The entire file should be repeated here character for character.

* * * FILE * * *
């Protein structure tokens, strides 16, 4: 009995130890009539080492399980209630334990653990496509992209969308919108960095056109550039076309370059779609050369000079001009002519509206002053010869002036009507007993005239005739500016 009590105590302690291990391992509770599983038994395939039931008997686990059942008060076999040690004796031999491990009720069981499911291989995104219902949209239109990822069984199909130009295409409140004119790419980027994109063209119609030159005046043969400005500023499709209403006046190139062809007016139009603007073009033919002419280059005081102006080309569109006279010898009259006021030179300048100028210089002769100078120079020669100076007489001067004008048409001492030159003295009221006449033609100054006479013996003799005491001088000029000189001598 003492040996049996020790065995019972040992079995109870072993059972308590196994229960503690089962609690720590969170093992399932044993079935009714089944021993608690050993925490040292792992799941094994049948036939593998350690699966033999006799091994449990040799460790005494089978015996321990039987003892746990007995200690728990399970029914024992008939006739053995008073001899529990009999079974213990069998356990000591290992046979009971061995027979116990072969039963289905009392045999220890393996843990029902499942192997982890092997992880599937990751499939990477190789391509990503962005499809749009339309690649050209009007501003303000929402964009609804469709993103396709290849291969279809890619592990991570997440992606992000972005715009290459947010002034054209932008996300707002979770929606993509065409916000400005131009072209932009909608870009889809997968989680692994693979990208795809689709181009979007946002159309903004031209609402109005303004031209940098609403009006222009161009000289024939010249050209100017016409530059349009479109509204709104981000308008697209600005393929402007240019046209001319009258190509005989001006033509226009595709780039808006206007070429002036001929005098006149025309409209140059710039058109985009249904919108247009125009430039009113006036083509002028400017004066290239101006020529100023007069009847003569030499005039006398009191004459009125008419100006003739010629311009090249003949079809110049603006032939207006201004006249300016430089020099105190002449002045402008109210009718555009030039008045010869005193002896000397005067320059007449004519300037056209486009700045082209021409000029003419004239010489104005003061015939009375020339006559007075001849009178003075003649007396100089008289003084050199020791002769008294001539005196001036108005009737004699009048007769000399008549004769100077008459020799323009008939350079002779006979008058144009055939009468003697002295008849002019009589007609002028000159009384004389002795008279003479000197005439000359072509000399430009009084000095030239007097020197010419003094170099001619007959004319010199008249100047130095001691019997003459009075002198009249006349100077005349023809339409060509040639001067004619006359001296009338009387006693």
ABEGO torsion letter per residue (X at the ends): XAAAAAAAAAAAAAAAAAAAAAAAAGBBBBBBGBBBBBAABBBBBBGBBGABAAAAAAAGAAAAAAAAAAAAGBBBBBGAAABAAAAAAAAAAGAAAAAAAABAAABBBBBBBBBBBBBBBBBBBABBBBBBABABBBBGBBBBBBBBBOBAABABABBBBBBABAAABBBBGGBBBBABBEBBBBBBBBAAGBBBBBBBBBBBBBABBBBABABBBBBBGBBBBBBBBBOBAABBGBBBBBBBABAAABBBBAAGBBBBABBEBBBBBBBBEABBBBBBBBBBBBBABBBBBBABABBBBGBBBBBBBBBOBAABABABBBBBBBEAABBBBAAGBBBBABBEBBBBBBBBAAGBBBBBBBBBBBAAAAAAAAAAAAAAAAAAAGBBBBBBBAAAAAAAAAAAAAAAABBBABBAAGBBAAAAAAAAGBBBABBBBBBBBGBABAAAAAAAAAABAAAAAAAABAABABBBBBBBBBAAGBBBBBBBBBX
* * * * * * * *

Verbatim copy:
């Protein structure tokens, strides 16, 4: 009995130890009539080492399980209630334990653990496509992209969308919108960095056109550039076309370059779609050369000079001009002519509206002053010869002036009507007993005239005739500016 009590105590302690291990391992509770599983038994395939039931008997686990059942008060076999040690004796031999491990009720069981499911291989995104219902949209239109990822069984199909130009295409409140004119790419980027994109063209119609030159005046043969400005500023499709209403006046190139062809007016139009603007073009033919002419280059005081102006080309569109006279010898009259006021030179300048100028210089002769100078120079020669100076007489001067004008048409001492030159003295009221006449033609100054006479013996003799005491001088000029000189001598 003492040996049996020790065995019972040992079995109870072993059972308590196994229960503690089962609690720590969170093992399932044993079935009714089944021993608690050993925490040292792992799941094994049948036939593998350690699966033999006799091994449990040799460790005494089978015996321990039987003892746990007995200690728990399970029914024992008939006739053995008073001899529990009999079974213990069998356990000591290992046979009971061995027979116990072969039963289905009392045999220890393996843990029902499942192997982890092997992880599937990751499939990477190789391509990503962005499809749009339309690649050209009007501003303000929402964009609804469709993103396709290849291969279809890619592990991570997440992606992000972005715009290459947010002034054209932008996300707002979770929606993509065409916000400005131009072209932009909608870009889809997968989680692994693979990208795809689709181009979007946002159309903004031209609402109005303004031209940098609403009006222009161009000289024939010249050209100017016409530059349009479109509204709104981000308008697209600005393929402007240019046209001319009258190509005989001006033509226009595709780039808006206007070429002036001929005098006149025309409209140059710039058109985009249904919108247009125009430039009113006036083509002028400017004066290239101006020529100023007069009847003569030499005039006398009191004459009125008419100006003739010629311009090249003949079809110049603006032939207006201004006249300016430089020099105190002449002045402008109210009718555009030039008045010869005193002896000397005067320059007449004519300037056209486009700045082209021409000029003419004239010489104005003061015939009375020339006559007075001849009178003075003649007396100089008289003084050199020791002769008294001539005196001036108005009737004699009048007769000399008549004769100077008459020799323009008939350079002779006979008058144009055939009468003697002295008849002019009589007609002028000159009384004389002795008279003479000197005439000359072509000399430009009084000095030239007097020197010419003094170099001619007959004319010199008249100047130095001691019997003459009075002198009249006349100077005349023809339409060509040639001067004619006359001296009338009387006693």
ABEGO torsion letter per residue (X at the ends): XAAAAAAAAAAAAAAAAAAAAAAAAGBBBBBBGBBBBBAABBBBBBGBBGABAAAAAAAGAAAAAAAAAAAAGBBBBBGAAABAAAAAAAAAAGAAAAAAAABAAABBBBBBBBBBBBBBBBBBBABBBBBBABABBBBGBBBBBBBBBOBAABABABBBBBBABAAABBBBGGBBBBABBEBBBBBBBBAAGBBBBBBBBBBBBBABBBBABABBBBBBGBBBBBBBBBOBAABBGBBBBBBBABAAABBBBAAGBBBBABBEBBBBBBBBEABBBBBBBBBBBBBABBBBBBABABBBBGBBBBBBBBBOBAABABABBBBBBBEAABBBBAAGBBBBABBEBBBBBBBBAAGBBBBBBBBBBBAAAAAAAAAAAAAAAAAAAGBBBBBBBAAAAAAAAAAAAAAAABBBABBAAGBBAAAAAAAAGBBBABBBBBBBBGBABAAAAAAAAAABAAAAAAAABAABABBBBBBBBBAAGBBBBBBBBBX